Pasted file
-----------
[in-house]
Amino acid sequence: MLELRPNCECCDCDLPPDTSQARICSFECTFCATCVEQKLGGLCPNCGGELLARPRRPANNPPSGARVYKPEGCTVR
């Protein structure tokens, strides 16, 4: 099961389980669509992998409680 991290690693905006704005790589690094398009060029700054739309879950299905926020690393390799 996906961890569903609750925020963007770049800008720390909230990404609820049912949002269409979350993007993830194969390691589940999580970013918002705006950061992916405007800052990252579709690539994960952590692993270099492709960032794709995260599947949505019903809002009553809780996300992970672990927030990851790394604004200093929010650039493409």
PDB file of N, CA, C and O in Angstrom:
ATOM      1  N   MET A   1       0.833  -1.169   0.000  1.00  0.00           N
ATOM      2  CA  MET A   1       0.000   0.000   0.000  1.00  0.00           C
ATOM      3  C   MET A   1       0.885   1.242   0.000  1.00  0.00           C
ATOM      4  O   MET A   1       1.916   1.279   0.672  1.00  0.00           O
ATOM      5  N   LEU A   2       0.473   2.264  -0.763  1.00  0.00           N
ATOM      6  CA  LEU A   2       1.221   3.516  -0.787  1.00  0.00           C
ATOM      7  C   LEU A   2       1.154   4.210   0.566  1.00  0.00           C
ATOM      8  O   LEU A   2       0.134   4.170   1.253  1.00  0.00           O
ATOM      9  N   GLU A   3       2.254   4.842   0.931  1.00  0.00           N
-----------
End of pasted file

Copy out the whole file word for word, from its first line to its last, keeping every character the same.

[in-house]
Amino acid sequence: MLELRPNCECCDCDLPPDTSQARICSFECTFCATCVEQKLGGLCPNCGGELLARPRRPANNPPSGARVYKPEGCTVR
């Protein structure tokens, strides 16, 4: 099961389980669509992998409680 991290690693905006704005790589690094398009060029700054739309879950299905926020690393390799 996906961890569903609750925020963007770049800008720390909230990404609820049912949002269409979350993007993830194969390691589940999580970013918002705006950061992916405007800052990252579709690539994960952590692993270099492709960032794709995260599947949505019903809002009553809780996300992970672990927030990851790394604004200093929010650039493409």
PDB file of N, CA, C and O in Angstrom:
ATOM      1  N   MET A   1       0.833  -1.169   0.000  1.00  0.00           N
ATOM      2  CA  MET A   1       0.000   0.000   0.000  1.00  0.00           C
ATOM      3  C   MET A   1       0.885   1.242   0.000  1.00  0.00           C
ATOM      4  O   MET A   1       1.916   1.279   0.672  1.00  0.00           O
ATOM      5  N   LEU A   2       0.473   2.264  -0.763  1.00  0.00           N
ATOM      6  CA  LEU A   2       1.221   3.516  -0.787  1.00  0.00           C
ATOM      7  C   LEU A   2       1.154   4.210   0.566  1.00  0.00           C
ATOM      8  O   LEU A   2       0.134   4.170   1.253  1.00  0.00           O
ATOM      9  N   GLU A   3       2.254   4.842   0.931  1.00  0.00           N